Midwifery Student Lesser ‘25 MSN Presents Essay at Grand Rounds

Grace Lesser ’25 MSN, MBA, MPH (second from right) presented her essay at the 7th Annual Special Medical Grand Rounds: Stories of Yale Internal Medicine.
June 26, 2023

Yale School of Nursing (YSN) Nurse Midwifery/Women’s Health Nurse Practitioner student Grace Lesser ’25 MSN, MBA, MPH was recently selected to present her piece “Belly of the Whale” at the 7th Annual Special Medical Grand Rounds: Stories of Yale Internal Medicine on June 15. 

Lesser describes caring for a patient whose body has rejected a heart transplant and has remained in the hospital for more than a year. 

“I think of a poem I once read about ways to pass the time in the belly of a whale: Measure the walls, it said. Notch the long days. Try to be very quiet, and listen for the sound of gears and moving water. Listen for the sound of your heart. I think of you in the belly of this whale, notching the days, staying very quiet.”

The entire essay is reproduced below.

Belly of the Whale

It is my job to care for you today. As a nursing student, my primary job is to learn from your condition, to shadow the nurse assigned to your care, but I feel sure I can do more. 

Your room is silent except for the machines humming, and I try not to fill the space with chatter but I can’t help myself. Such a beautiful family you have! I croon, gesturing towards the photo of you in a tuxedo, standing proudly beside your daughter at her wedding. Your family’s Christmas card is tacked beside a Nature Conservancy calendar, each day crossed off like my children count the days in school, so they know what comes next. I recognize that bodily consent is the only power you have anymore, so I wait for your permission to funnel a soupy mess of nutrition via the hole in your stomach. You have no words but when you purse your lips to give me the go-ahead, I feel validated, somehow. That perhaps you do choose this.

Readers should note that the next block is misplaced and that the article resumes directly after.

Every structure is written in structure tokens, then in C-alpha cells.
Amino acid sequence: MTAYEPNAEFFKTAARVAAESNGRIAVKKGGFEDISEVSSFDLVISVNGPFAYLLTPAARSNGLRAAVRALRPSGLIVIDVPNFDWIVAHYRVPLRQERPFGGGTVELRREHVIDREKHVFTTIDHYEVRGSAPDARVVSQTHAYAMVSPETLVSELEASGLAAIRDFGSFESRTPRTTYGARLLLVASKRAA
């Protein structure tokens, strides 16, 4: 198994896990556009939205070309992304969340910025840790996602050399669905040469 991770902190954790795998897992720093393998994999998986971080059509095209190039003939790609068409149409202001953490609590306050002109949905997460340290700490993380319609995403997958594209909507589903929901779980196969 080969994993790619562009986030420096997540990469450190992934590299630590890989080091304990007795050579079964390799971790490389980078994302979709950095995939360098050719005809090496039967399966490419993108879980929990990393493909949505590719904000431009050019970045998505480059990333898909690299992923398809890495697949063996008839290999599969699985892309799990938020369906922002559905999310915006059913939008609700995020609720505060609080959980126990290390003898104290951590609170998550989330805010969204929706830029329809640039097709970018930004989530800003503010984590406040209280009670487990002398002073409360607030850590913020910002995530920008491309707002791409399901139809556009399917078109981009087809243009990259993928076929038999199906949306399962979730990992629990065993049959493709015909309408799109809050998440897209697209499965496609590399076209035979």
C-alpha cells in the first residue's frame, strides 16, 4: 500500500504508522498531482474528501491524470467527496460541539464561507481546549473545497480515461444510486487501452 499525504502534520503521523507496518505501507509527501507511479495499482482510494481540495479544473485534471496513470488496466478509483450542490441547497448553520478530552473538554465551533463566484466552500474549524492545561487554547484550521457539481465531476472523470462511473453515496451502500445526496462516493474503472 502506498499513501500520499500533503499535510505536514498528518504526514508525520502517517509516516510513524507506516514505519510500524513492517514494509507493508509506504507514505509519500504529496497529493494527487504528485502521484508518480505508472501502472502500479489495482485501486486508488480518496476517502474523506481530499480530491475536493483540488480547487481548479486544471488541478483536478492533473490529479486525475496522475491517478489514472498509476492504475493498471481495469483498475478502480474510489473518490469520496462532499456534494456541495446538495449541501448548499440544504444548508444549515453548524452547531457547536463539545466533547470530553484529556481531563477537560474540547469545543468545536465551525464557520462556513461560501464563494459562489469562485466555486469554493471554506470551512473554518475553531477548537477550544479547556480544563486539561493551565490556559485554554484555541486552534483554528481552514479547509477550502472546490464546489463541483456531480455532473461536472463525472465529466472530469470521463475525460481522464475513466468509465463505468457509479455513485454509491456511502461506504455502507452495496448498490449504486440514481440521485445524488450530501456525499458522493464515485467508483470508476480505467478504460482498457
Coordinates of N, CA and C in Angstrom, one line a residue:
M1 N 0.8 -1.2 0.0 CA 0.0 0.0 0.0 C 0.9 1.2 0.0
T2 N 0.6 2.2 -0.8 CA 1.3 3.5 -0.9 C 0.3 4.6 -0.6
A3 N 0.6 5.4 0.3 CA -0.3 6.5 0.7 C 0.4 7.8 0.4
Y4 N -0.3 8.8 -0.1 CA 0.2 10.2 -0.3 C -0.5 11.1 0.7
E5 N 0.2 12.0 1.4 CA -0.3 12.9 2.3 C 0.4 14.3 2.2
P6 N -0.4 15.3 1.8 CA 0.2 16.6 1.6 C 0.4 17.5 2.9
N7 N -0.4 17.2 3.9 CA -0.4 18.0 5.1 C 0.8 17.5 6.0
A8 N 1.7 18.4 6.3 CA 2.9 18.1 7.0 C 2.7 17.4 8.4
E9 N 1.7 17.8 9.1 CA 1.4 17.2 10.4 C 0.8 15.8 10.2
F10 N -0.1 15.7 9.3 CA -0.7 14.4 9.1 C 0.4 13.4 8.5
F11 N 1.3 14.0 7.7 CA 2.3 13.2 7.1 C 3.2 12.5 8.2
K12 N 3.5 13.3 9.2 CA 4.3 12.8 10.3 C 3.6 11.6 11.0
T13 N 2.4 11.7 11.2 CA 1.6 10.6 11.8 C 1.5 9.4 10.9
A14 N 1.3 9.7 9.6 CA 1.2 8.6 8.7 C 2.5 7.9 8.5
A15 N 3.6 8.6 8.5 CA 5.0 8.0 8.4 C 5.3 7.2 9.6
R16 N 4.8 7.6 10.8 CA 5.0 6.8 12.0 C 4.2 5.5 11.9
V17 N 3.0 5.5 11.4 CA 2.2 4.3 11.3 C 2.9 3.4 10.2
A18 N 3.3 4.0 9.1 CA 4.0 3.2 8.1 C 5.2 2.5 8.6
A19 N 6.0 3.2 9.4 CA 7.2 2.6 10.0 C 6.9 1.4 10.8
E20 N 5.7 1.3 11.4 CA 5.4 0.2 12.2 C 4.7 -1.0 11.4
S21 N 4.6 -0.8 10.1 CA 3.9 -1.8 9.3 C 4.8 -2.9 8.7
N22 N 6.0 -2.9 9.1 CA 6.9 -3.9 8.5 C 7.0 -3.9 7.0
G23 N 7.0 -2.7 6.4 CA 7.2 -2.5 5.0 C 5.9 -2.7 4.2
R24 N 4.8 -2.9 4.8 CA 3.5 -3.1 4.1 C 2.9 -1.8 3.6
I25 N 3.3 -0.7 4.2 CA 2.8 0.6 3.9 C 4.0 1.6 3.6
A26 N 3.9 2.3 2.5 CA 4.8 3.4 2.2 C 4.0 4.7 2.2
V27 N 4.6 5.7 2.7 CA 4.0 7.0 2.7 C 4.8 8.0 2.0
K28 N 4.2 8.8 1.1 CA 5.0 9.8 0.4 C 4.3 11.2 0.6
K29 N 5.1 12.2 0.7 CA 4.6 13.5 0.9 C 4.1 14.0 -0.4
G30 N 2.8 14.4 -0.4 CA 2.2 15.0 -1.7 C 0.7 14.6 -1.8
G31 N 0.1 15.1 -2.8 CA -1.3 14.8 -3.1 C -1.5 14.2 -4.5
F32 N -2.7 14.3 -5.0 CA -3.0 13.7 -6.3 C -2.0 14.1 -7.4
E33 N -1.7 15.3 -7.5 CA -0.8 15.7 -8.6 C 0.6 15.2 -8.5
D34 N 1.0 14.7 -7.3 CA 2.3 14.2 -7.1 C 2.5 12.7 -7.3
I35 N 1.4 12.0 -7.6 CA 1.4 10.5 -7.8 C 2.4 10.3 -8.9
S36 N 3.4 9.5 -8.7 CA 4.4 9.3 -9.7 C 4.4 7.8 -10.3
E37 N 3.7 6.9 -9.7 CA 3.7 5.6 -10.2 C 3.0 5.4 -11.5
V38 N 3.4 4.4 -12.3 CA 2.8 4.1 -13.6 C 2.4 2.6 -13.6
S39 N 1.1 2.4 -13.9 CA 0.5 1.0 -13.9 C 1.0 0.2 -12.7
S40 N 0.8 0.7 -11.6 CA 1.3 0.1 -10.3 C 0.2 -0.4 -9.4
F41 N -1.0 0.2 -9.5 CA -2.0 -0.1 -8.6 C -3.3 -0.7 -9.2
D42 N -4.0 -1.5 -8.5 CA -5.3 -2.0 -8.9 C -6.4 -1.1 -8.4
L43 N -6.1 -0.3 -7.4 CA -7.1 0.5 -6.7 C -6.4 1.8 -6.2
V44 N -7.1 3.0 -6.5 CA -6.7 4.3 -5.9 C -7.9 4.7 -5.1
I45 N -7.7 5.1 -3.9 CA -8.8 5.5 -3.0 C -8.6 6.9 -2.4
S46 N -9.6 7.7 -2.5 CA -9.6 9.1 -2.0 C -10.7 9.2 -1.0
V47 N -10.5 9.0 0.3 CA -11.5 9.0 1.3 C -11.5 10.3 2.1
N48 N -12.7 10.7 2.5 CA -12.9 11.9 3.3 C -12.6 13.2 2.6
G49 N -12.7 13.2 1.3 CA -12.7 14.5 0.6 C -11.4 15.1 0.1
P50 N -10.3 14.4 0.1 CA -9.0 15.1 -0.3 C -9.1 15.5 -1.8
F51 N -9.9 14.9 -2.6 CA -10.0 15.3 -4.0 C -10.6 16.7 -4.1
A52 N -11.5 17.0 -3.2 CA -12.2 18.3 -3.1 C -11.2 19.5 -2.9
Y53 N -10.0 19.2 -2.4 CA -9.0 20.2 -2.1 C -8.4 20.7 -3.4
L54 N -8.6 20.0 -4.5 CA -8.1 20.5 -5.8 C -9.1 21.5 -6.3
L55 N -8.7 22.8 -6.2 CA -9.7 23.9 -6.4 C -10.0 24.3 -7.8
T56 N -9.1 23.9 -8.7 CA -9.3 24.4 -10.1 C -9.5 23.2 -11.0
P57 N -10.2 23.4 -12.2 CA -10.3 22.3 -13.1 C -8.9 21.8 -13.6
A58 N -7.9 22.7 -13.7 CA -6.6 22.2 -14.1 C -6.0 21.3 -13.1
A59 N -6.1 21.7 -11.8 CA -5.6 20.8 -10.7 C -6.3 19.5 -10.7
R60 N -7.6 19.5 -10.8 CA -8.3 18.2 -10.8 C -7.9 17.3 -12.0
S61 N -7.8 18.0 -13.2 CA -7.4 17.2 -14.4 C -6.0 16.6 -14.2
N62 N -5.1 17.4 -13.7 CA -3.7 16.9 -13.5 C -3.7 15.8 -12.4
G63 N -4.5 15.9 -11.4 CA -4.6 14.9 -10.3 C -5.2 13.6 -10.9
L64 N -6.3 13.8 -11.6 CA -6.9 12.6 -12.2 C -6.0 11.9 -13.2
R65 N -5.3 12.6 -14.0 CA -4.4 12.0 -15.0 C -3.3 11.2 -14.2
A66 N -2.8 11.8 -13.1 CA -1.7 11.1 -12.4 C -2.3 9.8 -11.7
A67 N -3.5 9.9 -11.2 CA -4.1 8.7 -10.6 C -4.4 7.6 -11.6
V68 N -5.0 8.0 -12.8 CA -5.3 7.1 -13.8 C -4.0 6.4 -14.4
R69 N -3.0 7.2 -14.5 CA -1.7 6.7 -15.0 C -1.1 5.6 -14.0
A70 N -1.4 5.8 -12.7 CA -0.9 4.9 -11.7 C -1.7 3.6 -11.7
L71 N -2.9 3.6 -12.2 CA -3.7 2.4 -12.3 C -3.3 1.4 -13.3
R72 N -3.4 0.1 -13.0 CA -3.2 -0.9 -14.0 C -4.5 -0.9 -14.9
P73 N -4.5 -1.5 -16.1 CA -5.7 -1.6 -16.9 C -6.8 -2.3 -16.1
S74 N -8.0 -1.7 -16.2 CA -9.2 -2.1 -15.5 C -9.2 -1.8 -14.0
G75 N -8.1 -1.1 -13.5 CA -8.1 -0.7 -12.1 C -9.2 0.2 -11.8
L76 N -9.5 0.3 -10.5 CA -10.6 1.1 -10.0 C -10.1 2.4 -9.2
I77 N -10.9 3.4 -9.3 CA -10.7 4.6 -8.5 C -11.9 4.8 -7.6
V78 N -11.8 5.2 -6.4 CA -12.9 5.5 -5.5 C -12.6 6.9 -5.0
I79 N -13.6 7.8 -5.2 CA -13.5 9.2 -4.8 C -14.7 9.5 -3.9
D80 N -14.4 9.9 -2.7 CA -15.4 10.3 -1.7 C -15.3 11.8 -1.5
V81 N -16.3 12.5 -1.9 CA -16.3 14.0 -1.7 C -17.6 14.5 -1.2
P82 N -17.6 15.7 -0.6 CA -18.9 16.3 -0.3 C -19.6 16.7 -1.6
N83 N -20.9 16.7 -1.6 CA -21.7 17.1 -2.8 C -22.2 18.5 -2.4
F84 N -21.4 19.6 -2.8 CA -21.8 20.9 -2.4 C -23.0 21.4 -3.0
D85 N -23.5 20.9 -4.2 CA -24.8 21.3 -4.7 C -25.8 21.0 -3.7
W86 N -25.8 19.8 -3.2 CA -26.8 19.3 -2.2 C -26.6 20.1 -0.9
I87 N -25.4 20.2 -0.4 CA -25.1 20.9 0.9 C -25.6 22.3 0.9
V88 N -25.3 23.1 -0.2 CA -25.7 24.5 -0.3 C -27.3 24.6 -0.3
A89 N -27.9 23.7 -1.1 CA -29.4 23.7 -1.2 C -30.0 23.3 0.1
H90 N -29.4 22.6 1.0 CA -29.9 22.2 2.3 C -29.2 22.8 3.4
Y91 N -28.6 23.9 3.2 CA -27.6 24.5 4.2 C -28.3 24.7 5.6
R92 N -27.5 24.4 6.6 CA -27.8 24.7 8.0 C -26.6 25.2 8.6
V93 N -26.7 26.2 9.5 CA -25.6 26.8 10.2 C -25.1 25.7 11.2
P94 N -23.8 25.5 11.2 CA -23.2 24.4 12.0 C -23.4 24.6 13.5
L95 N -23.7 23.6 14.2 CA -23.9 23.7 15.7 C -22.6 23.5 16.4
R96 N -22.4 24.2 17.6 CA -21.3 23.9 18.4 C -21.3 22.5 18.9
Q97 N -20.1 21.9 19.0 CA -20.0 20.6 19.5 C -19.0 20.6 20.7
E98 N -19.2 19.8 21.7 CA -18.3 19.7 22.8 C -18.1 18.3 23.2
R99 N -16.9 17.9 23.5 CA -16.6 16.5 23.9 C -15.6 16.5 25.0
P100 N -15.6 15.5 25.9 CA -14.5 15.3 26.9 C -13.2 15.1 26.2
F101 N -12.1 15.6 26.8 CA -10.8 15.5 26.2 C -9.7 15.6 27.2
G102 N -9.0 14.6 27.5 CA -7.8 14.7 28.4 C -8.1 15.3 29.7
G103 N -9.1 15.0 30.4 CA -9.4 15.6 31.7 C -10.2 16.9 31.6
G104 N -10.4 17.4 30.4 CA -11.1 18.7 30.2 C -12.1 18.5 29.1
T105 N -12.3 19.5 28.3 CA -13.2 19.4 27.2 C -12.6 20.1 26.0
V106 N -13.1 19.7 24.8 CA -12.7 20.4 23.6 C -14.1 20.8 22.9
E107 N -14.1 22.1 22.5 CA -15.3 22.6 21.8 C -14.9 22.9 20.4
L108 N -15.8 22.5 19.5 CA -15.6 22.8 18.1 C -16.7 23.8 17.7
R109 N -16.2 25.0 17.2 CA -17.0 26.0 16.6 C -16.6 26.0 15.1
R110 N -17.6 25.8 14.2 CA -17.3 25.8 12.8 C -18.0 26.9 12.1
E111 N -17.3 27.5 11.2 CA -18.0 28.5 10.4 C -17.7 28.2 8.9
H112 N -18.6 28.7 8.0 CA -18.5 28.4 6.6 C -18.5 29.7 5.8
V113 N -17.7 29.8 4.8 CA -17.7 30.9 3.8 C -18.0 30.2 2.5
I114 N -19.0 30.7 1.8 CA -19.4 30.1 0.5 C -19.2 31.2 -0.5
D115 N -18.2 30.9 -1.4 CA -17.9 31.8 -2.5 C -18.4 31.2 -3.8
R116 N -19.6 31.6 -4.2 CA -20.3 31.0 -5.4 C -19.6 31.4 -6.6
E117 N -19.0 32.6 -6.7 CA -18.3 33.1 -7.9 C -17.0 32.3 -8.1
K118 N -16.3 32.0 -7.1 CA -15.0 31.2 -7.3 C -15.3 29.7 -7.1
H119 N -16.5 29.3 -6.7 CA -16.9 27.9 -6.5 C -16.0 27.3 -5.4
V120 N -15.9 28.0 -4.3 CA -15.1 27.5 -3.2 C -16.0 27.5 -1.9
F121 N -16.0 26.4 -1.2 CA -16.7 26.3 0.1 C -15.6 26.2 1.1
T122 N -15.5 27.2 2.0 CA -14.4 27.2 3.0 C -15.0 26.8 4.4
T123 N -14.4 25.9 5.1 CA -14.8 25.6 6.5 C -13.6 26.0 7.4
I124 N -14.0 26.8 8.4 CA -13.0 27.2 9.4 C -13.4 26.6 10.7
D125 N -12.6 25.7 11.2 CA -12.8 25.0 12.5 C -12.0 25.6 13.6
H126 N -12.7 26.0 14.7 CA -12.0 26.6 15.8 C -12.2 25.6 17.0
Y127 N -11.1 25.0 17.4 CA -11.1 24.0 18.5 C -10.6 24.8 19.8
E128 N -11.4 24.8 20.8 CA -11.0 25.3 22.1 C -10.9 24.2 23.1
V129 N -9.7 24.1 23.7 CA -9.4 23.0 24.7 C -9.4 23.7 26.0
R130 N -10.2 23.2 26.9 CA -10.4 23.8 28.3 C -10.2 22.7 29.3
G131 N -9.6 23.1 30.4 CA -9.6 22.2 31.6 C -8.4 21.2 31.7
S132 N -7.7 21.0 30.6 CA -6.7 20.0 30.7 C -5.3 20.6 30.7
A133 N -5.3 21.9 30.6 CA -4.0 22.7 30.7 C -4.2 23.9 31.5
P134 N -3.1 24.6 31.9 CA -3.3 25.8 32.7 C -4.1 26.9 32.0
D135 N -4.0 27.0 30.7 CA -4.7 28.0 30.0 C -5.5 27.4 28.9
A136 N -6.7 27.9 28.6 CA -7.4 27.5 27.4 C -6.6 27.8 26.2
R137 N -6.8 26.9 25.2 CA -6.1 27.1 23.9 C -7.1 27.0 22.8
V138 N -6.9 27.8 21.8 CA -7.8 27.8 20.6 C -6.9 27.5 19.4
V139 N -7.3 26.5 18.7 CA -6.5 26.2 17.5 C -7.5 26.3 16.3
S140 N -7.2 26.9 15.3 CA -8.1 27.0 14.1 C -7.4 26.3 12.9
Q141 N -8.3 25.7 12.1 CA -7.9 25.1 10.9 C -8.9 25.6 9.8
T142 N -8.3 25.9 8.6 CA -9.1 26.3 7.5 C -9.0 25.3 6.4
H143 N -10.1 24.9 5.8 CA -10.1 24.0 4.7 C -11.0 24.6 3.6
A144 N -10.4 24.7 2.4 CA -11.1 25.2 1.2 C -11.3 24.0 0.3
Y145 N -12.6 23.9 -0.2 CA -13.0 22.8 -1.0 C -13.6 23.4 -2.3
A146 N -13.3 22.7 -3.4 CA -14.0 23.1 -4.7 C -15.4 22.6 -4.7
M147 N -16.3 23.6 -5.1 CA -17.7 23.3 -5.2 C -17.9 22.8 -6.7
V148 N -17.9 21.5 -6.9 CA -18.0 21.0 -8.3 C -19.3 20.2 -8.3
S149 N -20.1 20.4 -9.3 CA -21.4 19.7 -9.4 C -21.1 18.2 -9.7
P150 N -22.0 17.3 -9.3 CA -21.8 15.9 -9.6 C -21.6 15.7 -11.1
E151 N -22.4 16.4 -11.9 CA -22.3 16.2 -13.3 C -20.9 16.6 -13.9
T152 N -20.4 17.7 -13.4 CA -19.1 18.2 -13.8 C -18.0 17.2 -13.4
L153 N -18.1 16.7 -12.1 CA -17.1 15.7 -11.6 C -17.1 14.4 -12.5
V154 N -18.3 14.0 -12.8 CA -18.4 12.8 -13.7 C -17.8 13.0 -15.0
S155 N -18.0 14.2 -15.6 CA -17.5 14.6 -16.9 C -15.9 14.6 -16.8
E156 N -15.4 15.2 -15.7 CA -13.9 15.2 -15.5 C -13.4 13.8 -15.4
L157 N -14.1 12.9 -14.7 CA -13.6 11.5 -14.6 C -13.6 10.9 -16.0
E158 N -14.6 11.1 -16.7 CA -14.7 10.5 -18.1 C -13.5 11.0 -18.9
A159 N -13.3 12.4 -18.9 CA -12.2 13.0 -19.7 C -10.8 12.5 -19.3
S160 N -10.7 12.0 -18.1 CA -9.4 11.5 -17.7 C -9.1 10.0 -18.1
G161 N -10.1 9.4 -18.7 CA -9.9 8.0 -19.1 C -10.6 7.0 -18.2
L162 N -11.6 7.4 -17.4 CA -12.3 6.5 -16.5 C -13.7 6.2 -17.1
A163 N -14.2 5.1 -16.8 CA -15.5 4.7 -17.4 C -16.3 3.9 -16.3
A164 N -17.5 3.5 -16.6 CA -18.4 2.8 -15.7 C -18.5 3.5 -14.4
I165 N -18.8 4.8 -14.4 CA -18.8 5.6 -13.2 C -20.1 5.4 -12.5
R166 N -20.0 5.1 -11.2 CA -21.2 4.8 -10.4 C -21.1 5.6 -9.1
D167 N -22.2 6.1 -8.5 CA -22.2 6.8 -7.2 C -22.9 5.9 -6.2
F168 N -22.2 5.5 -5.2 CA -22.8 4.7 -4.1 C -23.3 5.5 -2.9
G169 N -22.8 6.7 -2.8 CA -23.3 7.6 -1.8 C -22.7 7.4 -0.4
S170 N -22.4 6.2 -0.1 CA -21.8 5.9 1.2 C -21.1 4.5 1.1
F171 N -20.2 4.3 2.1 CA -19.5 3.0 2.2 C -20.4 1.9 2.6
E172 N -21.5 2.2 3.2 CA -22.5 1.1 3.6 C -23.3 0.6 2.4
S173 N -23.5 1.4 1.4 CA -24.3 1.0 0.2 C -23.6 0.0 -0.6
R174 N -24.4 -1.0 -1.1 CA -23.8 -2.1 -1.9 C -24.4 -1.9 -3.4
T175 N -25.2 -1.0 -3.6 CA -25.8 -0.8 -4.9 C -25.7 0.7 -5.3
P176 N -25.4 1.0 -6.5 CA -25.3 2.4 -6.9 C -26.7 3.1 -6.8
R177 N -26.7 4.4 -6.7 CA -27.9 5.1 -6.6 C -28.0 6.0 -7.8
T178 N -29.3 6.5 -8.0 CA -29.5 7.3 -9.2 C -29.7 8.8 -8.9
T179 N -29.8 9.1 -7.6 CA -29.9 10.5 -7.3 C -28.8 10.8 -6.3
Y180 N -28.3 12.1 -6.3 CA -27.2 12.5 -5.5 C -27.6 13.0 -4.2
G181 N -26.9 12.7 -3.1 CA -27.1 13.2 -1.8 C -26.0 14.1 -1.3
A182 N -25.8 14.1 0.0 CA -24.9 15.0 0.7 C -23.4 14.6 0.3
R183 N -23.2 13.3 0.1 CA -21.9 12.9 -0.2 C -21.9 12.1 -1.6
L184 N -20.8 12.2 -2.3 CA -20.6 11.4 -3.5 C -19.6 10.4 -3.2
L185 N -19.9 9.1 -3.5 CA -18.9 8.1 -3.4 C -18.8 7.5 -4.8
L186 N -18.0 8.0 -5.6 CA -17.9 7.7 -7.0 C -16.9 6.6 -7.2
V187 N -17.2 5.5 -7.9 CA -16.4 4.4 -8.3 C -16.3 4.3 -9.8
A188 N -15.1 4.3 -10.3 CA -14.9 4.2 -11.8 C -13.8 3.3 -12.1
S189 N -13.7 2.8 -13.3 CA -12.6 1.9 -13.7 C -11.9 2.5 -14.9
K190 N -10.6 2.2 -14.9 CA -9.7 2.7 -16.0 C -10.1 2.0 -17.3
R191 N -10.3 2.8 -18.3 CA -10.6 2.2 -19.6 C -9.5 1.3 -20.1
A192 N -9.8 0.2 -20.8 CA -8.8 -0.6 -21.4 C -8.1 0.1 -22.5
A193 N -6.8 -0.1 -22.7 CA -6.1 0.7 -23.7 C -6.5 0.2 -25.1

I heard the story of your demise before I met you. A failed heart transplant. A heart rejected. You had gone in for a procedure this hospital had performed hundreds of times — perhaps you were its 500th, marked by the press release last year! — but you never left. I was told that when your body had started fighting the foreign heart, when your breath had become shallow and your balance weak, you had asked to die. Perhaps you had pleaded to follow in the footsteps of the donor whose brain had gone dark and who had offered their beating heart to you. Perhaps someone told you then that there’s always hope, that it’s worth the fight. And so you’re held hostage in this place that preserves time. No one here dies unless we let them.

It is our duty to wash your body and to pack your wound today. Your eyes are the only mobile part of you, and I notice they are darting to follow the nurse’s movements as she fills an industrial plastic pail with water, as she collects the hospital-grade pink liquid soap. I pull the sharp edges of your waist towards me so the nurse can clean the wound that tunnels deep into your backside. Your body is “pear shaped”: your middle is thick like the suburban Dad I know you once were, yet your ankles thin enough for me to wrap my forefinger and thumb around them. Our faces are but a foot away from each other, you and I, but we mutually avoid eye contact as your pressure ulcer is filled with gauze. We want it to heal from the inside out, I can hear the nurse chatter, teaching me about wound care. I bend at my knees to hold your leathery body up and I’m surprised by your weight, your muscles atrophied and coagulated around the bones. Their hardness reminds me of my breasts, engorged in the early days of breastfeeding. Like rocks within my skin.